Now to the real meat of the game, the gameplay. As I mentioned before, this game plays a lot like Tempest with the speed of F-Zero. You hurtle down tracks at very high speed shooting enemies with your blasters, collecting power-ups, and getting enough energy to make it through to the next level. You can get energy by collecting it on the tracks, but you can also use your grappling hook to get energy and power-ups on the track in front of you. If you do not get enough energy by the time you reach the end of the track, you fail and must retry the track. You can be hit by enemies three times before your ship explodes. When this happens, you lose some of your energy and keep going with a new ship. You also have a limited supply of bombs that, when used, destroy all of the enemies on the screen. By killing enemies, you gain a multiplier which increases the amount of points and energy you get when you pick one up. All of this is done at speeds which can rival F-Zero at higher levels. Not to mention Bonus Levels which you cannot shoot, use bombs, or use your grappling hook. However there are no enemies and the only thing you can do is pick up energy for extra points. Sounds easy right? Well not when you’re moving at a speed that surpasses most racing games out there. Yea, it’s that fast. At the end of each level you either go to the bonus level for that track, or just move onto the next track if you don’t have enough points. The one big question I have about the game is the saving. Sometimes it works, other times it doesn’t. For example, when I first started the game, you can go up to level 5. I got through 12 levels and decided to call it quits for a bit. I came back (even though it said it saved) and I could only play up to the 5th level again. I wasn’t too happy about this obviously, and it’s something that really is annoying. However it seems to work after the first play, so keep that in mind when you start it up for the first time. As for controls, Gyrostarr gives you a plethora of options, more than that of Super Smash Bros. Brawl, and Mario Kart Wii. You can use the Wii remote on its side with or without motion controls. With the motion controls you tilt the Wii remote side to side to make your ship move left or right. It works decently, the sensitivity is a bit off, but I suppose you could get used to it if you were really dedicated. Overall, you’ll definitely want to use the default Wii remote on its side, with the D-Pad being used for the movement. But there’s more! You can use the Classic Controller, and even the Nunchuck by itself. Also, when doing multiplayer, if you have a Nunchuck or Classic Controller plugged into one Wii remote, you can have one person use just the Wii remote, and the other use either the Classic Controller or Nunchuck by itself that is plugged into the Wii remote. Pretty nifty huh? Now everyone should be able to do multiplayer, which is really good news considering Gyrostarr’s excellent multiplayer mode.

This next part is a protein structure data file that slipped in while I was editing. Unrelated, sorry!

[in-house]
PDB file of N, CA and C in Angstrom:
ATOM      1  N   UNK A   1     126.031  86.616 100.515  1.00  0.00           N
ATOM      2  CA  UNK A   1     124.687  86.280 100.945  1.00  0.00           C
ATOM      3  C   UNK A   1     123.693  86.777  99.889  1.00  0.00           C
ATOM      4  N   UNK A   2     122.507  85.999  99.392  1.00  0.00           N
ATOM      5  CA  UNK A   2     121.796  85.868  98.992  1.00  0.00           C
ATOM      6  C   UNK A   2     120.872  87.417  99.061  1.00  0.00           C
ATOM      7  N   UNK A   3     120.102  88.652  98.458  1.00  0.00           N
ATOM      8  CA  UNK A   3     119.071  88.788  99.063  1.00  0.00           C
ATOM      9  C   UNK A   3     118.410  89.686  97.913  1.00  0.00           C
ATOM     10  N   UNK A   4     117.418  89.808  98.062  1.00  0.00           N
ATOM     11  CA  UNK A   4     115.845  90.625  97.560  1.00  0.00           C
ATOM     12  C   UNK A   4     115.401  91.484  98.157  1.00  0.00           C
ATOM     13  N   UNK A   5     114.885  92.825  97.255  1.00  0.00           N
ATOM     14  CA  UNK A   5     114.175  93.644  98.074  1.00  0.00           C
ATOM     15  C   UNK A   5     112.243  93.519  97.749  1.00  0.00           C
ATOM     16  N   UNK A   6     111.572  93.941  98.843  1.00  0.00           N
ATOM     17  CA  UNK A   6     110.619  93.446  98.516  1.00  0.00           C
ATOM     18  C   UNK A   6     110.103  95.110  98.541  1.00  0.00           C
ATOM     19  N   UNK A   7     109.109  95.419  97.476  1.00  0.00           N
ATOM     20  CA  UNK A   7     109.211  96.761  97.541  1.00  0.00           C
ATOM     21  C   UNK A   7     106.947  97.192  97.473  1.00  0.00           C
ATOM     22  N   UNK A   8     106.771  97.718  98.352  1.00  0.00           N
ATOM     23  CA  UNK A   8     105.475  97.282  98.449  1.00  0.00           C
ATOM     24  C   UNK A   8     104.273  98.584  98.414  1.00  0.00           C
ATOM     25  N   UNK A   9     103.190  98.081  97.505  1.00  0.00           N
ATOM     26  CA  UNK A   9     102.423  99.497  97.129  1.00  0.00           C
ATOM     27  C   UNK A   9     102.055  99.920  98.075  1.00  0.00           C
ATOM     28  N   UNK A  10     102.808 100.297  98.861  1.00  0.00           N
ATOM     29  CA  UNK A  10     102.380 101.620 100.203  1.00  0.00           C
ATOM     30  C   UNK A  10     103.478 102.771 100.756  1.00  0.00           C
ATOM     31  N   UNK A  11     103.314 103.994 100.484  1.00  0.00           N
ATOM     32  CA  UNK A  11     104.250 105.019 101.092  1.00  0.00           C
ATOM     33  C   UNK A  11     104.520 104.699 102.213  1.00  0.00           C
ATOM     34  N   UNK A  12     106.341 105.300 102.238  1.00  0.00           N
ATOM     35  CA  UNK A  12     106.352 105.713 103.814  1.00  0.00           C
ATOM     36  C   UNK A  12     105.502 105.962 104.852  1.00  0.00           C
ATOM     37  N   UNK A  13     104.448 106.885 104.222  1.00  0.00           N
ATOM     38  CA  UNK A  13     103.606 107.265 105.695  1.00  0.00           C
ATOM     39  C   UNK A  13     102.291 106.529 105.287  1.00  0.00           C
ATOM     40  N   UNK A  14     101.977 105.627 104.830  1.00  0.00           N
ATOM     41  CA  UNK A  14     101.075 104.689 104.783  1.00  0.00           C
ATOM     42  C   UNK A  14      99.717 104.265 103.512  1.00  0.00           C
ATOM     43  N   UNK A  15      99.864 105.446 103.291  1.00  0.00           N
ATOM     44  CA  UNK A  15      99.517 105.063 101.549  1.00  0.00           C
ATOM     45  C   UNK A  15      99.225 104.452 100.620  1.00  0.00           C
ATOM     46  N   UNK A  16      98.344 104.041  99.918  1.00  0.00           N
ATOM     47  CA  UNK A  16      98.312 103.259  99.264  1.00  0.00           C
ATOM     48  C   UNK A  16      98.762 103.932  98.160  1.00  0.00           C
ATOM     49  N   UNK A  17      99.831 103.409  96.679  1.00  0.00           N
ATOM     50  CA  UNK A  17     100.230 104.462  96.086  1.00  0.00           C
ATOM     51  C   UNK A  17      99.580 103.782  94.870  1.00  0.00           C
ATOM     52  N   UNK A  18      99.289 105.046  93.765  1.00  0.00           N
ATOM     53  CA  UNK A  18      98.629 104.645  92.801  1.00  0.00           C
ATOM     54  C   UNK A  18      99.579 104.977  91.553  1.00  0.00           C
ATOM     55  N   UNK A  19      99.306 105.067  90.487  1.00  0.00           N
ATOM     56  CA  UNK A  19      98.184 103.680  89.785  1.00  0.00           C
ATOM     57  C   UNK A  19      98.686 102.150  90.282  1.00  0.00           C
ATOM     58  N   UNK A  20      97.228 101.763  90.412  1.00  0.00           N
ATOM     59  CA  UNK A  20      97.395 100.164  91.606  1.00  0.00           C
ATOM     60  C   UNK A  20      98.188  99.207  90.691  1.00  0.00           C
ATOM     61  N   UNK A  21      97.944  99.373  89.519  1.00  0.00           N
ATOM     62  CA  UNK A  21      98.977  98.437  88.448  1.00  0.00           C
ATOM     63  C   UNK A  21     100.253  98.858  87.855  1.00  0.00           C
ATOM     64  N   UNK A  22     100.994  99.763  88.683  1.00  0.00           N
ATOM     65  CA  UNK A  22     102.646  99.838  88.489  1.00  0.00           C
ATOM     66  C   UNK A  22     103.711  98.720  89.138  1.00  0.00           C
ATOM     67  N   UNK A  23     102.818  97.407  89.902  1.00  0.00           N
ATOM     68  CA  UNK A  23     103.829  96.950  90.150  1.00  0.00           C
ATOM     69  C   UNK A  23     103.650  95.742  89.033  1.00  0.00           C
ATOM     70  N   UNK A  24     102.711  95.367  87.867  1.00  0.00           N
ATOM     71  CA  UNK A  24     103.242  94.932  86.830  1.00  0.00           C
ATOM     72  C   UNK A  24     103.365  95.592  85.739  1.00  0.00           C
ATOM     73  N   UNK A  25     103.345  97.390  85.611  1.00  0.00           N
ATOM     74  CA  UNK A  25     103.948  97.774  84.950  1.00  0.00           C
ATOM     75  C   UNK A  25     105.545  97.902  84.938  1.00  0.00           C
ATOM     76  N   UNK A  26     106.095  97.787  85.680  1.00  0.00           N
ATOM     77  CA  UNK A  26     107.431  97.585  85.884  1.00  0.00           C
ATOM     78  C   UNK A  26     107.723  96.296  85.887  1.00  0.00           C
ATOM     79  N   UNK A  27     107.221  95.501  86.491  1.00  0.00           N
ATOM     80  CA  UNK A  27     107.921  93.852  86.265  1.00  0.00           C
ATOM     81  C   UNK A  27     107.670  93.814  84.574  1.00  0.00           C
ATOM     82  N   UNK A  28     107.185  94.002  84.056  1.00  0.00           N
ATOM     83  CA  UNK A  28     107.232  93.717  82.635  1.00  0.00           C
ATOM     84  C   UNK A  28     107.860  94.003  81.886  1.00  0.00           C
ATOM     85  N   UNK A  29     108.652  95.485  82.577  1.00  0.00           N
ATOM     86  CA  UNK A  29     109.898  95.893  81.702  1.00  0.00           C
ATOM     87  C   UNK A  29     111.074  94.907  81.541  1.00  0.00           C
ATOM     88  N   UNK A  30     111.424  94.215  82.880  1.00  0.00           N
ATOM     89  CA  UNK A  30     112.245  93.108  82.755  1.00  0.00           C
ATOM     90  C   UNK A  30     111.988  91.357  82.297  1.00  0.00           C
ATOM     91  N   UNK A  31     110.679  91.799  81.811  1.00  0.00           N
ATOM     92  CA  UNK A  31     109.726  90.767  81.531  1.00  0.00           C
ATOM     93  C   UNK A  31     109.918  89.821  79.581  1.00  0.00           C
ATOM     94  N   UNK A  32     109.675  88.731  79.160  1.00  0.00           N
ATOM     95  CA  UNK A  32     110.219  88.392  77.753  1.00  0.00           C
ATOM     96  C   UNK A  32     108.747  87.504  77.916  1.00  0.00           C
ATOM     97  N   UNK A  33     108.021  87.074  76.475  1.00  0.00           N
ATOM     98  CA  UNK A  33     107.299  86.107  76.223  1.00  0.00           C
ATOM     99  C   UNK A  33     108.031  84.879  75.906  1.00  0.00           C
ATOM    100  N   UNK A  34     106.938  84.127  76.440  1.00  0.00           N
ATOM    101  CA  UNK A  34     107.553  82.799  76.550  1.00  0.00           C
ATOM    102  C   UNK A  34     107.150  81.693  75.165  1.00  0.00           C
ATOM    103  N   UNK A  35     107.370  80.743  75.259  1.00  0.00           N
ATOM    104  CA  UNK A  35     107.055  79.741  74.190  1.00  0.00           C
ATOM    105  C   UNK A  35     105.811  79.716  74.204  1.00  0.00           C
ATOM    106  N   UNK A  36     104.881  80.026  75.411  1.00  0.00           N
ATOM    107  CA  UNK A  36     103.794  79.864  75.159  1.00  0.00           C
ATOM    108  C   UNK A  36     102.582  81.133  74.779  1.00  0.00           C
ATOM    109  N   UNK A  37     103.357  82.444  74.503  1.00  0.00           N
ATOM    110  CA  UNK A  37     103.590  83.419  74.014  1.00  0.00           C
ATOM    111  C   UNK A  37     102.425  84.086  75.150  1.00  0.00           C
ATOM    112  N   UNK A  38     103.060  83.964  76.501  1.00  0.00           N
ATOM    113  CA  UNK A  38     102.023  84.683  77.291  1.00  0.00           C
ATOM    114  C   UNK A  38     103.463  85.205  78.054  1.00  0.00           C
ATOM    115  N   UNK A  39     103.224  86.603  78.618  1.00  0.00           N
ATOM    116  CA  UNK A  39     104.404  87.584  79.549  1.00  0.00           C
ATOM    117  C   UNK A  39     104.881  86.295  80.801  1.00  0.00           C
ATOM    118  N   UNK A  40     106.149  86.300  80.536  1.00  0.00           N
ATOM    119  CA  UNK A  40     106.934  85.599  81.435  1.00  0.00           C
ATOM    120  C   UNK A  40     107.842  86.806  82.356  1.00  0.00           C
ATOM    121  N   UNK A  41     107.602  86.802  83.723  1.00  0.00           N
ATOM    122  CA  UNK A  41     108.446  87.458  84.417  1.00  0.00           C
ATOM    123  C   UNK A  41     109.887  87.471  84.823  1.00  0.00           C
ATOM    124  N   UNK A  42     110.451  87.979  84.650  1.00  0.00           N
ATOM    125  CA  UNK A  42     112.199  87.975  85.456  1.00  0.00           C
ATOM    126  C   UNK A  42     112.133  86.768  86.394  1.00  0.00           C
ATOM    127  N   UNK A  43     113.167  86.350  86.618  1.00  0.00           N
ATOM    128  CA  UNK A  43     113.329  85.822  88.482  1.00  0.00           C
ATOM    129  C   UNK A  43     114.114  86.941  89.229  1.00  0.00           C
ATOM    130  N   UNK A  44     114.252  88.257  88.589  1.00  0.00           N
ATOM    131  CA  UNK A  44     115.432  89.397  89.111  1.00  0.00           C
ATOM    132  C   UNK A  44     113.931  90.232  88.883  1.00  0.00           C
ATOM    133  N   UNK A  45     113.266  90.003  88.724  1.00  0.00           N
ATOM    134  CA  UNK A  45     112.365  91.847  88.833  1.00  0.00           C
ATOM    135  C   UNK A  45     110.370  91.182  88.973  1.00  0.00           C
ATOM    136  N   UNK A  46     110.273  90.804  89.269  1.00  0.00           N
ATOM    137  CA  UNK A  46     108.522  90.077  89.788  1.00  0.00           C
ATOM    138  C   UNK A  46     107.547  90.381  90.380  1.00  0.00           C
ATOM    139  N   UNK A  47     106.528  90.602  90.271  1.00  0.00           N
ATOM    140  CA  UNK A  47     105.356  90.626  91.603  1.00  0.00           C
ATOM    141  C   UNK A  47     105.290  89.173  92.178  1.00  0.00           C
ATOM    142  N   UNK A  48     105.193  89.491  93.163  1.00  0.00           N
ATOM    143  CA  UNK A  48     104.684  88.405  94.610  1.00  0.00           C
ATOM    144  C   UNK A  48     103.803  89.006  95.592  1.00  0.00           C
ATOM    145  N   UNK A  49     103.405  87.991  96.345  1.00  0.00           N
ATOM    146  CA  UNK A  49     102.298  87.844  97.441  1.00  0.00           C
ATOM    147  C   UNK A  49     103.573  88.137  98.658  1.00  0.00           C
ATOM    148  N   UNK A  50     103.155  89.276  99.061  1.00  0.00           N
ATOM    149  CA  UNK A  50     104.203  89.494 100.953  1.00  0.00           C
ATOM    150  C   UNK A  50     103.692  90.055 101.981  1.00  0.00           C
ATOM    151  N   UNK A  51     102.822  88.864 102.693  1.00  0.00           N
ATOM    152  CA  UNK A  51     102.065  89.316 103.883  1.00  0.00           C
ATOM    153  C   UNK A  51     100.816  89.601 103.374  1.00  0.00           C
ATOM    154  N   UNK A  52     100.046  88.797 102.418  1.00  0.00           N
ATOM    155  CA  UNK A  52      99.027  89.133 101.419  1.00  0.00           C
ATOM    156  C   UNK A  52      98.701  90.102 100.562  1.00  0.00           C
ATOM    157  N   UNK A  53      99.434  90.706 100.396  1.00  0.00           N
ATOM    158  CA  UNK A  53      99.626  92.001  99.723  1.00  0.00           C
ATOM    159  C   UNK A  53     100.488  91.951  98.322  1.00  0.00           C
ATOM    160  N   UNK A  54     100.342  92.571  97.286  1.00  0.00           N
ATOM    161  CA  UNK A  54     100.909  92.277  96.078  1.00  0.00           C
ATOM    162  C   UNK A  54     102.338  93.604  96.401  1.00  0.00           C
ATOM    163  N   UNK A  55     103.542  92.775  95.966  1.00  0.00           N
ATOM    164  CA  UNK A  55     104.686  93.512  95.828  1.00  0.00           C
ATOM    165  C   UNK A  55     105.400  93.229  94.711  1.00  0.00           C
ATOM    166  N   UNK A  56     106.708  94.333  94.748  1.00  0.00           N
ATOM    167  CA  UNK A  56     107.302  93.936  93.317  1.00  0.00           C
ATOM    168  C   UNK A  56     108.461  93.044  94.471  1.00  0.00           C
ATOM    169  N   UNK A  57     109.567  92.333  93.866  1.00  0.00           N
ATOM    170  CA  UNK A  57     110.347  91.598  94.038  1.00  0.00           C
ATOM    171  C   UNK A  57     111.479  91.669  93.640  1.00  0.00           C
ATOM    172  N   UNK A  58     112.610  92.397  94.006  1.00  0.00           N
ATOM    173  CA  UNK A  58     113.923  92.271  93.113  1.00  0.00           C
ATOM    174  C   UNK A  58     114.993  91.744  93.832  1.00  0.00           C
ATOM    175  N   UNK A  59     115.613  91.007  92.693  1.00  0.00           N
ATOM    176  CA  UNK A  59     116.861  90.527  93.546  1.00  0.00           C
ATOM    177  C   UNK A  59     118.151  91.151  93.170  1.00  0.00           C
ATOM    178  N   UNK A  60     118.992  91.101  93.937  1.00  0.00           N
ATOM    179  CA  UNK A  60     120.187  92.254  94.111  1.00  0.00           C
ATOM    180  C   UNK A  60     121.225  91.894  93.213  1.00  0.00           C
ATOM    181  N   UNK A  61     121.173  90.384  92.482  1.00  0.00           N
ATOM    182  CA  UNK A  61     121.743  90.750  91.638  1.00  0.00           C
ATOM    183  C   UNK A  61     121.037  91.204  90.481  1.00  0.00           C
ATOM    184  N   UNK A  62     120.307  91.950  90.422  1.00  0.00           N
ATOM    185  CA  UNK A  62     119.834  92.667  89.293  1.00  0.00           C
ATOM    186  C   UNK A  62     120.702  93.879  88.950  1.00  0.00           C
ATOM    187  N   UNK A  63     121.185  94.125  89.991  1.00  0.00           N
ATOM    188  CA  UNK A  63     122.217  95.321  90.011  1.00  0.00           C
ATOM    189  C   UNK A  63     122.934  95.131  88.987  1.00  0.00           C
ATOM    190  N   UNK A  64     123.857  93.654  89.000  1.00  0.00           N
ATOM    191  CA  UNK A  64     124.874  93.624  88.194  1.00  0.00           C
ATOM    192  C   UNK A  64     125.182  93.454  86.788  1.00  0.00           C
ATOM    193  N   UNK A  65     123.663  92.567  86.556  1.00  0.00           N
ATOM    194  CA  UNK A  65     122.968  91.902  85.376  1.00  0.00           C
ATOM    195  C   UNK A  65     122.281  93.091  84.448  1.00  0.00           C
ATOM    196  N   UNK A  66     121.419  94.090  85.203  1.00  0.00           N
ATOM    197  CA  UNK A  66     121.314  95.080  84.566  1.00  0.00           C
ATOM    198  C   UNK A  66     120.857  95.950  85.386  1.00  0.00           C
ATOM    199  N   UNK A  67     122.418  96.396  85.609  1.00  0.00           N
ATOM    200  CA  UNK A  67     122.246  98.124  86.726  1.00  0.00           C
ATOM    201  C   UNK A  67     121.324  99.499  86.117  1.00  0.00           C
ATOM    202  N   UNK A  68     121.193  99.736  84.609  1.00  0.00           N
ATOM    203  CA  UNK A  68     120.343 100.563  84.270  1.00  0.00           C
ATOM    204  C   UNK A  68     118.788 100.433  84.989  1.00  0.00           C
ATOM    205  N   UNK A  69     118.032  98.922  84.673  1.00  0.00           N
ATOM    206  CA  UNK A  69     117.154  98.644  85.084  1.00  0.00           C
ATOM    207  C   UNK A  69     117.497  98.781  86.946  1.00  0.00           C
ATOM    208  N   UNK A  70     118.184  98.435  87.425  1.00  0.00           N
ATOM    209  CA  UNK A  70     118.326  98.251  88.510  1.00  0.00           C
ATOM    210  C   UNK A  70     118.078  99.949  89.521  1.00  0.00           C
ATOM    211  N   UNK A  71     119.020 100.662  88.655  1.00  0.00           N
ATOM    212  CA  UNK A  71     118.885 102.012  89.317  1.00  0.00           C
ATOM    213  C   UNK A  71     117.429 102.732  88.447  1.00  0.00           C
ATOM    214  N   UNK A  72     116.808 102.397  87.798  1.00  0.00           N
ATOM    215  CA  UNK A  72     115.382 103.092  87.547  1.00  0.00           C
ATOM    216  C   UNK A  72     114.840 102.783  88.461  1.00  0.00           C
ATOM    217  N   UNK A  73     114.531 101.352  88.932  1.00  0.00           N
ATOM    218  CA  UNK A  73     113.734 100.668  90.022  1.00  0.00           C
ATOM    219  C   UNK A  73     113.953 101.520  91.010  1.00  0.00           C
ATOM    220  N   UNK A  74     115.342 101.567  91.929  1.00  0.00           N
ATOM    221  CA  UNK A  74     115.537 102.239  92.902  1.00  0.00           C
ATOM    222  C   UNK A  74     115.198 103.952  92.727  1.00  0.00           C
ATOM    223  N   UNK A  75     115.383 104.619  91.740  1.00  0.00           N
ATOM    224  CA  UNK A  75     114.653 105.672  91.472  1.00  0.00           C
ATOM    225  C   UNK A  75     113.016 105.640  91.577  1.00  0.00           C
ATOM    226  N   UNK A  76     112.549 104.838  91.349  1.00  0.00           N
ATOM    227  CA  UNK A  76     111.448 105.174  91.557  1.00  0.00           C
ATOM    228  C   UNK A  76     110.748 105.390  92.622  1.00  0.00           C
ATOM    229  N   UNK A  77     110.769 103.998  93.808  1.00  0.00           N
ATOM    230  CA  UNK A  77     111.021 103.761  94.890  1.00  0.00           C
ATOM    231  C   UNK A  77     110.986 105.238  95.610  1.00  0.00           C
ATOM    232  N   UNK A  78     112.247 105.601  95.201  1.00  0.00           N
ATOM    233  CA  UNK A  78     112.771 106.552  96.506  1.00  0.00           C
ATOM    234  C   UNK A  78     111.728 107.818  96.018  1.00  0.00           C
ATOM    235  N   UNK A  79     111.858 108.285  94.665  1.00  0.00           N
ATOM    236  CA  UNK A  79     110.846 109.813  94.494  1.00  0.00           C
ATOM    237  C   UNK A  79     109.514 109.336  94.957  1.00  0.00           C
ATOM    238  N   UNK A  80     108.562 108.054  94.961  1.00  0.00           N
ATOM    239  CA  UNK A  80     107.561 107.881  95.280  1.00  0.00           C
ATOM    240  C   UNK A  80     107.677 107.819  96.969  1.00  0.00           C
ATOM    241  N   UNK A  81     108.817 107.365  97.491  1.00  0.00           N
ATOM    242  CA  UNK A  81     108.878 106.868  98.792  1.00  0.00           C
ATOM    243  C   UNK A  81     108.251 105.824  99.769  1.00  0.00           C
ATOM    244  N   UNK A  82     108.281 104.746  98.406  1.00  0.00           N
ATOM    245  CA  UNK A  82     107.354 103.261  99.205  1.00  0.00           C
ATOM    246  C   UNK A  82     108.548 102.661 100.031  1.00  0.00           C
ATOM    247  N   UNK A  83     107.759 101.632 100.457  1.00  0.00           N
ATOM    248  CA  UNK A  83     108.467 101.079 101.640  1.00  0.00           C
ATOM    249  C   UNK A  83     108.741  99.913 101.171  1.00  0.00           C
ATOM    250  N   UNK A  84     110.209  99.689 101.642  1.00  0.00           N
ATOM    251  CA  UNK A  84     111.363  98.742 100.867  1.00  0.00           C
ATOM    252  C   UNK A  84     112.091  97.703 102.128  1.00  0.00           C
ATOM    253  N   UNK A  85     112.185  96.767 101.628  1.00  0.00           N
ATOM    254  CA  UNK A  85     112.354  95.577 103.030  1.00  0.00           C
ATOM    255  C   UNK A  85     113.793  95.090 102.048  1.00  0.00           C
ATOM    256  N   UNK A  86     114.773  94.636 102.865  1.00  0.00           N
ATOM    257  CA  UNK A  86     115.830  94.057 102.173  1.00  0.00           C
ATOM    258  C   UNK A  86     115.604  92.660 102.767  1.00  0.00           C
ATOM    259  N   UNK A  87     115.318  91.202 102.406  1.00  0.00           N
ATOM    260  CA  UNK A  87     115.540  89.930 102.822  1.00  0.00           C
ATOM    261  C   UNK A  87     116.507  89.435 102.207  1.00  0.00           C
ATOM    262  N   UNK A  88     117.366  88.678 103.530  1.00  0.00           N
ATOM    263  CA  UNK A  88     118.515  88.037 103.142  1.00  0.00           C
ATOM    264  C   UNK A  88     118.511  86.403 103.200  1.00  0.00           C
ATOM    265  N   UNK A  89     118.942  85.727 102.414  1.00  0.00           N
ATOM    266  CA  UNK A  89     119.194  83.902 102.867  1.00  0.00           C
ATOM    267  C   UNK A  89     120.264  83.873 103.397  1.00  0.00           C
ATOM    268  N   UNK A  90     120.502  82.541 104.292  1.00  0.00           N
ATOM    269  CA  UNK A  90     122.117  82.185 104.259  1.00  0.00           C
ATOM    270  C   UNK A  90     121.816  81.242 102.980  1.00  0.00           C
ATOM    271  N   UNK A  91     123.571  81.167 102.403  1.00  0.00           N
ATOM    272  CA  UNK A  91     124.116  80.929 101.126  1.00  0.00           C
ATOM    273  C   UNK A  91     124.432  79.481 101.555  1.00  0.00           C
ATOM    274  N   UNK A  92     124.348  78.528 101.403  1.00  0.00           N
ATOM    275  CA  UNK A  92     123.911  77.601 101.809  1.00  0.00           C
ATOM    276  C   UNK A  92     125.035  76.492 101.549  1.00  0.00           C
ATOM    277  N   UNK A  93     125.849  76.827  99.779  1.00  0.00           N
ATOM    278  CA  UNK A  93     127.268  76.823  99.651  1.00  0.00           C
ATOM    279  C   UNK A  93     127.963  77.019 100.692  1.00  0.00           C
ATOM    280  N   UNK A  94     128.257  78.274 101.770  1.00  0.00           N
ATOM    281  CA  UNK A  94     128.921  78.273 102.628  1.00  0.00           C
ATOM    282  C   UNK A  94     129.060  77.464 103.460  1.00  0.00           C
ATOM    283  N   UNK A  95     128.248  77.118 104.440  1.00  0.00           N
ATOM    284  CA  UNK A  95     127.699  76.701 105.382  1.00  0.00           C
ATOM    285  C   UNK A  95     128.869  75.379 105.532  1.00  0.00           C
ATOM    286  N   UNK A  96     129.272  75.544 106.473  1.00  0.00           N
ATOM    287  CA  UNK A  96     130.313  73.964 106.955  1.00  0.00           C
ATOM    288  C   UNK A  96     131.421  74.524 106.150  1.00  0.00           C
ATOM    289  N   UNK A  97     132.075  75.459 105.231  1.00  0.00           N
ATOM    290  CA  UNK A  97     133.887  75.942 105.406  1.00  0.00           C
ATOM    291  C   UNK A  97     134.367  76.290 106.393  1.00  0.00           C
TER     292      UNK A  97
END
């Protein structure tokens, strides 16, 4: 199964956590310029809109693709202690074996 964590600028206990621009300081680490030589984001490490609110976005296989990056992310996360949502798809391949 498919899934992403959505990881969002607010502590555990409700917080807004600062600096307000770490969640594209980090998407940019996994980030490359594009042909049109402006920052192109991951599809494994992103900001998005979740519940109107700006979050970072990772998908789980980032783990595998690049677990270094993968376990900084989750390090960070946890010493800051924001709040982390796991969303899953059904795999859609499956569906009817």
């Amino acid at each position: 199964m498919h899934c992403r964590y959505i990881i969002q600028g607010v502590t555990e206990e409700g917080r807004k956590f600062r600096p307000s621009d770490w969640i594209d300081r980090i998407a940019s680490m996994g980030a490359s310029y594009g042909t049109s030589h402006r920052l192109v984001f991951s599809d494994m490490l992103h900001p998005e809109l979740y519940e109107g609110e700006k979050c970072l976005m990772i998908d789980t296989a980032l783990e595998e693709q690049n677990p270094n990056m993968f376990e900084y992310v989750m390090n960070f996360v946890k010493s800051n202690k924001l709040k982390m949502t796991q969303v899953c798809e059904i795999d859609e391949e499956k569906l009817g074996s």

The replay value of Gyrostarr is pretty decent, but the multiplayer aspect of the game makes it beyond any other shooter on WiiWare. Gyrostarr’s multiplayer is both cooperative and competitive. Obviously, you are competing for the most points, but all of the players are going to need to get the energy on the track in order to complete the level together, it’s all or nothing here. And you can also team up with another player for more devastating attacks by lining up your ship with another ship in front of you. When this happens you shoot a charged shot which is more powerful than the normal shot. Your ships are staggered in position, one in front of the other, but when you get a power-up or some energy you move to the back of your group. If you’re in the back you can use your grappling hook to grab power-ups in front of the group. Multiplayer is fast, frantic action that you will definitely want to check out, it’s really fun.